Problematically, in the early noughties, the game studies world was split by something that has come to be known as the “narratology-ludology divide.” This debate centred on whether the study of a game’s narrative elements (the story arc, the character development, the visual appearance of the worlds, etc) can reveal anything meaningful without also studying what Jesper Juul termed “gameness;” that which makes a game a game (an interface, rules, rewards, difficulty and the game’s artificial intelligence).
This debate, though seemingly resolved through an understanding of the need to assess all areas of a game (both mechanic and narrative), is still worth bearing in mind when we come to assess the emotions which can be elicited by a game. It is clear that the narrative and visual elements of a game are able to produce affects and emotions as with a novel, a film or other types of media. Yet in order to assess what a game can do for a player which a novel cannot do for a reader, we have to turn to other areas of examination—namely, the game mechanics. In short, it is insufficient to treat a video game as though it is merely a composite of other, better-understood forms of media.
Studies which seek to include an examination of game mechanics have sought to provide discrete categorisation of emotions based around gameplay; that is, they assess game events, objects, and agents in order to identify which emotions necessary to the playing experience are specifically evoked. This has proved to be a useful tool for game designers and developers who wish to imbue their games with an emotional experience. However, the explanation of exactly why and how these emotions are elicited has yet to be provided, and studying the nuanced relationship that exists between the interactivity of the game and the feelings of the player is not only an interesting project, but will prove to be central to an understanding of the way in which humans interact with technology.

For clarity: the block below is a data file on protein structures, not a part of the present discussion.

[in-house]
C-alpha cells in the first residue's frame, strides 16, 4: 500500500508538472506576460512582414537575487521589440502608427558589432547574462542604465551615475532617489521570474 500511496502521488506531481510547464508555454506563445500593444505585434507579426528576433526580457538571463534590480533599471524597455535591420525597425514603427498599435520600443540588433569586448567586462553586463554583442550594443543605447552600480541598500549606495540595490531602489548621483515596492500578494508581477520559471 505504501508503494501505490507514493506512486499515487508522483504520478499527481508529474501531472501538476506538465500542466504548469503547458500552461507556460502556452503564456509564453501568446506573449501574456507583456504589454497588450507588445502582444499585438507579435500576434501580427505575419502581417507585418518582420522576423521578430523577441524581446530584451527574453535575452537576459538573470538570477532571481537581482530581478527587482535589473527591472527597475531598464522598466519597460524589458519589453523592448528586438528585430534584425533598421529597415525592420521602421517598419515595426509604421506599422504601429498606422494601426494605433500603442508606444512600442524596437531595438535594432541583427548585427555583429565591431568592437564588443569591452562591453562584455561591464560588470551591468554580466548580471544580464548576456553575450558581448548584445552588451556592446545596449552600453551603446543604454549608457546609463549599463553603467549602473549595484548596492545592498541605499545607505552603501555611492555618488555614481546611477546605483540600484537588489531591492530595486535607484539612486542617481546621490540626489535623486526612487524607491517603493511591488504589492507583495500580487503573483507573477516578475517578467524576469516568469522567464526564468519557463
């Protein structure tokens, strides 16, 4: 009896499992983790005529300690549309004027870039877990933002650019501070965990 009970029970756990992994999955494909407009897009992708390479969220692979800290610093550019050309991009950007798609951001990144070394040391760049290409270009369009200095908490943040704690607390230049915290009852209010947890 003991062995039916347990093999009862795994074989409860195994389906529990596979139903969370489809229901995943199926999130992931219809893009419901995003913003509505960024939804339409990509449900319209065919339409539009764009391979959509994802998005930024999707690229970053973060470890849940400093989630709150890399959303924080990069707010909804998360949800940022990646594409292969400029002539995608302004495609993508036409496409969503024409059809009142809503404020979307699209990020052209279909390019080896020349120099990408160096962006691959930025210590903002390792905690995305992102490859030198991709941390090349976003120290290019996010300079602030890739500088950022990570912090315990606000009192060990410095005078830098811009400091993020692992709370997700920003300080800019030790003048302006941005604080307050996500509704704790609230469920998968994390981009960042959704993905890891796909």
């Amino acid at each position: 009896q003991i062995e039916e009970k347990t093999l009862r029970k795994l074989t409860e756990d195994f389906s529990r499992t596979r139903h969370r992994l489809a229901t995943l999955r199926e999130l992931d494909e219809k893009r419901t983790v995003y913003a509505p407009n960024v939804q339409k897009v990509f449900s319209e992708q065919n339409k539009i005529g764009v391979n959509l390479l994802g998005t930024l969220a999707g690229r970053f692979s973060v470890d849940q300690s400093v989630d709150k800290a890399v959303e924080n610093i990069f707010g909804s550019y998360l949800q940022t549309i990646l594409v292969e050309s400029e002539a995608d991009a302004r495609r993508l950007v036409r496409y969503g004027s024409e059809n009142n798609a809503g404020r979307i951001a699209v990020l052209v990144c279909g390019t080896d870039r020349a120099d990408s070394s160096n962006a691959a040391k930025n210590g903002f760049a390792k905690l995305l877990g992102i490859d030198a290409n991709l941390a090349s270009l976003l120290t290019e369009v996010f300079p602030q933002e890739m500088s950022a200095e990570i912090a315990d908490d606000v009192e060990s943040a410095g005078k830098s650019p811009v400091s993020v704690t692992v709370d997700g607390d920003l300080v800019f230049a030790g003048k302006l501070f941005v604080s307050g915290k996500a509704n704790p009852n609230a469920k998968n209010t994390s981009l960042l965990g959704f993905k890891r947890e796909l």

Interested in sociology? Find out about studying sociology at Warwick.
Graduating from The University of Manchester with a BA in Chinese Studies in 2010, Joanna went on to complete an MA in Contemporary China, also at Manchester, in 2011. Whilst pondering where to take her studies next, she "had an epiphany" and realised that she could study anything that interested her. Following this, she moved into the field of games studies. Her thesis is titled "(re)Immersive Gender: The Affective Power of Video Games" and is supervised by Dr Deborah L. Steinberg.
Don’t hate the player, Don’t hate the game by Joanna Cuttell, University of Warwick is avilable for others to publish and is licensed under a Creative Commons Attribution-NonCommercial-NoDerivs 3.0 Unported License.
Based on a work at www.warwick.ac.uk/knowledge.
Image: Lightning from Final Fantasy XIII
© 2013 SQUARE ENIX CO., LTD. All Rights Reserved. CHARACTER DESIGN: TETSUYA NOMURA